System D: 2.5 Billion People Can’t Be Wrong
Nearly two billion people work in it. And it accounts for perhaps 20% of the world’s total economic activity.
“It” is the black market, or System D, a slang phrase adapted from the French word débrouillard. A débrouillard is a resourceful and self-reliant person. A débrouillard figures out how to get what they need regardless of the obstacles. The obstacles are usually the laws or price controls put in place by the state.
There are a lot of débrouillards in the world. In 2009, the Organization for Economic Co-operation and Development (OECD), estimated that around 1.8 billion people – at the time, half the world’s working age people — had unofficial jobs that weren’t registered, regulated, or (in many cases) taxed. The OECD estimated that by 2020, two-thirds of the world’s workforce would be part of System D.
The OECD considers anyone between the ages of 15 and 64 to be “working age.” As of mid-2018, about 65% of the world’s 7.7 billion people were working age; that’s about 5 billion people. If half of them rely on System D to support themselves and their families, that comes to 2.5 billion people.
Most of these 2.5 billion people are débrouillards by circumstance rather than choice. They live in countries like Venezuela, Zimbabwe, or Nigeria where the only way to buy the goods and services they need is by breaking the law. Venezuela is a great example. Consumer basics like food and medicine are no longer available in stores or pharmacies. The only way to get them is through System D.
A 2012 study concluded that collectively, the black market accounts for more than one-fifth of global GDP. Today’s global GDP comes to about $80 trillion. System D, then, adds another $16 trillion of economic activity to the global economy. If the black market were a country, it would have the world’s second largest GDP, second only to the US ($19.3 trillion).
Most of us have participated in System D transactions, whether we were aware of it or not. If you’ve bought tickets from a scalper, you’ve participated in the black market. Or if you pay your maid or landscaper with cash. And there’s no guarantee the seller of that curio you bought in a market on your last vacation reported their income.
Governments hate black markets because they can’t control them. In Venezuela, where inflation has reached nearly one million percent annually, the government has responded with strict price controls. Since it’s unprofitable to sell goods or services at state-sanctioned prices, they’ve become largely unavailable. They’re still available in the black market, thanks to débrouillards. But buyers pay steep premiums compared to the prices the government officially allows merchants to charge. Even though the government blames the black market (along with the US) for Venezuela’s economic woes, ironically, débrouillards may be the only reason the economy hasn’t collapsed entirely.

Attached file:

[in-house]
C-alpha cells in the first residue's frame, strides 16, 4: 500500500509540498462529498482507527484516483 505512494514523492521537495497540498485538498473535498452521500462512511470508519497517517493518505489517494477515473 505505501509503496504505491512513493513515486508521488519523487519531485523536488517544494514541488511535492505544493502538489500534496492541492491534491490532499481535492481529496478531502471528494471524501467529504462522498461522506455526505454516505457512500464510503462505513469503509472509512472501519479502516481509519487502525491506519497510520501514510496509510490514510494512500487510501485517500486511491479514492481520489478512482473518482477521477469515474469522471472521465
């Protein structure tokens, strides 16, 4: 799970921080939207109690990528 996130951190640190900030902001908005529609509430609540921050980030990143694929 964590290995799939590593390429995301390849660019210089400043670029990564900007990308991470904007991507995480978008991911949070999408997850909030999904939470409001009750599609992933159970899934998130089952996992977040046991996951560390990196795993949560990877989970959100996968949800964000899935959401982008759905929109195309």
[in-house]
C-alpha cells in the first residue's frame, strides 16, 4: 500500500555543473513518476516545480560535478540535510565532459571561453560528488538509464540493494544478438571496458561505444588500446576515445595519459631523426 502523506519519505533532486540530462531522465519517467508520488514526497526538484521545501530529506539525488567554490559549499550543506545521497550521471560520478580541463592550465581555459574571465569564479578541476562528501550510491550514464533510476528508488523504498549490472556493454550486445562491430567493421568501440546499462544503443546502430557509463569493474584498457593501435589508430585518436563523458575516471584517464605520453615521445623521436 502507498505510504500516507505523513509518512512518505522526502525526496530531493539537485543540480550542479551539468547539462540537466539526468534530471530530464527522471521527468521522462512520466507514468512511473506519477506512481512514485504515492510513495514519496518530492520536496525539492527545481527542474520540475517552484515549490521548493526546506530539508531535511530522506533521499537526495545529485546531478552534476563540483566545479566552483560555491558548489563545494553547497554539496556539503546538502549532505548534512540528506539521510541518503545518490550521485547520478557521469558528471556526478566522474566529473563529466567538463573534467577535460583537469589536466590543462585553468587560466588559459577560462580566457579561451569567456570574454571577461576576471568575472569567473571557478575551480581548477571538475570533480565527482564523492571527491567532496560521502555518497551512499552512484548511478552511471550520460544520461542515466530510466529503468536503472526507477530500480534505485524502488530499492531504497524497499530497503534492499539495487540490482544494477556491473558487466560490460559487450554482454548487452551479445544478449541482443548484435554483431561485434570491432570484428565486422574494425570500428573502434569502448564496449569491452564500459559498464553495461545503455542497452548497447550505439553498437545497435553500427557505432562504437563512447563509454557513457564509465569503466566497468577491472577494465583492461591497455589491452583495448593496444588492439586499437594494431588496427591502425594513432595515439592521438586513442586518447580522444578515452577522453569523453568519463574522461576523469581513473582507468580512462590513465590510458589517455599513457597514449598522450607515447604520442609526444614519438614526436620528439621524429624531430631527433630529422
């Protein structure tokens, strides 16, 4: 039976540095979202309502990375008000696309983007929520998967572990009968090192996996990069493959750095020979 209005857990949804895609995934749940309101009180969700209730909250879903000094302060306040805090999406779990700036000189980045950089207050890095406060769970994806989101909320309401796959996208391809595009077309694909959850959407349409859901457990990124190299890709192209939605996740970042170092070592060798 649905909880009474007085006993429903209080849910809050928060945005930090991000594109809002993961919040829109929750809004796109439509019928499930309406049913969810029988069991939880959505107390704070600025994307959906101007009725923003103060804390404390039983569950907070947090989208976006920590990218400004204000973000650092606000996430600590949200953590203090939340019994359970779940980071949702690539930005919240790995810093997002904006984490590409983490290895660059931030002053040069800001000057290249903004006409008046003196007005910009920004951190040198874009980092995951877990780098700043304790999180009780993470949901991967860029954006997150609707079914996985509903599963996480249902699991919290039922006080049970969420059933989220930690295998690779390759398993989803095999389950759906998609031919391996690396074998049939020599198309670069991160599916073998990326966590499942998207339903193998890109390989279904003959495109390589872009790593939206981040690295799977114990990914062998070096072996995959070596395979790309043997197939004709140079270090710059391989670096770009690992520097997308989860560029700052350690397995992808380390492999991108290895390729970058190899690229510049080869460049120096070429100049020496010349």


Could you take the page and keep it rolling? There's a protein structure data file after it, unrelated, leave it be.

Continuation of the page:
Of course, not all black markets are benign. Human trafficking, slavery, cybercrime, and counterfeiting all are part of the $16 trillion black market. Counterfeiting alone amounts to about $1.1 trillion of black-market activity; human trafficking for another $150 billion. Black markets where there are identifiable victims account for about 10% of the global black market or around $1.6 trillion annually.
By focusing on black markets in which there are identifiable victims, governments seek to tar all black markets with the same brush. Don’t fall for that bogus conclusion. Most System D activity involves voluntary transactions between willing buyers and willing sellers. The majority of System D transactions are part of the gray- or black-market categories in the chart below.
One important factor encouraging the growth of black markets is the rise of the “darknet,” a restricted area of the internet invisible to ordinary search engines and accessible only through specialized browsers like Tor, with transactions carried out in cryptocurrencies like bitcoin. The most famous example of a darknet market is the ill-fated Silk Road website, which, among other activities, allowed users to buy and sell illegal drugs. Uncle Sam shut down Silk Road in 2014. And in 2015, a judge sentenced the man behind it, Ross Ulbricht, to two consecutive life sentences plus 40 years and a fine of nearly $200 million.
But the Silk Road takedown hardly shut down the darknet. When it was taken down, Silk Road’s transaction volume came to about $400,000 daily or $150 million annually. Today, the total darknet volume is around $1 billion annually. That’s a tiny fraction of the global black-market total, but it’s increasing fast.
Governments have many tools at their disposal to fight the black market. Price controls and exchange controls, such as those in effect in Venezuela, are two common strategies. Another is to ban, restrict, or regulate the most popular forms of money débrouillards use to exchange value. For instance, in the ongoing “War on Cash,” dozens of countries have restricted the use of cash or (as in India) even banned large-denomination bills. Many countries have also banned or restricted the use of cryptocurrencies.
The struggles of ordinary people to overcome obstacles to obtain the goods and services they need to survive are heroic. For many, System D is quite literally their only means of survival. Remember that the next time you read a sensationalist article in the mainstream media suggesting that cash be banned, that black marketeers be imprisoned, or that the darknet is used only for criminal activity.
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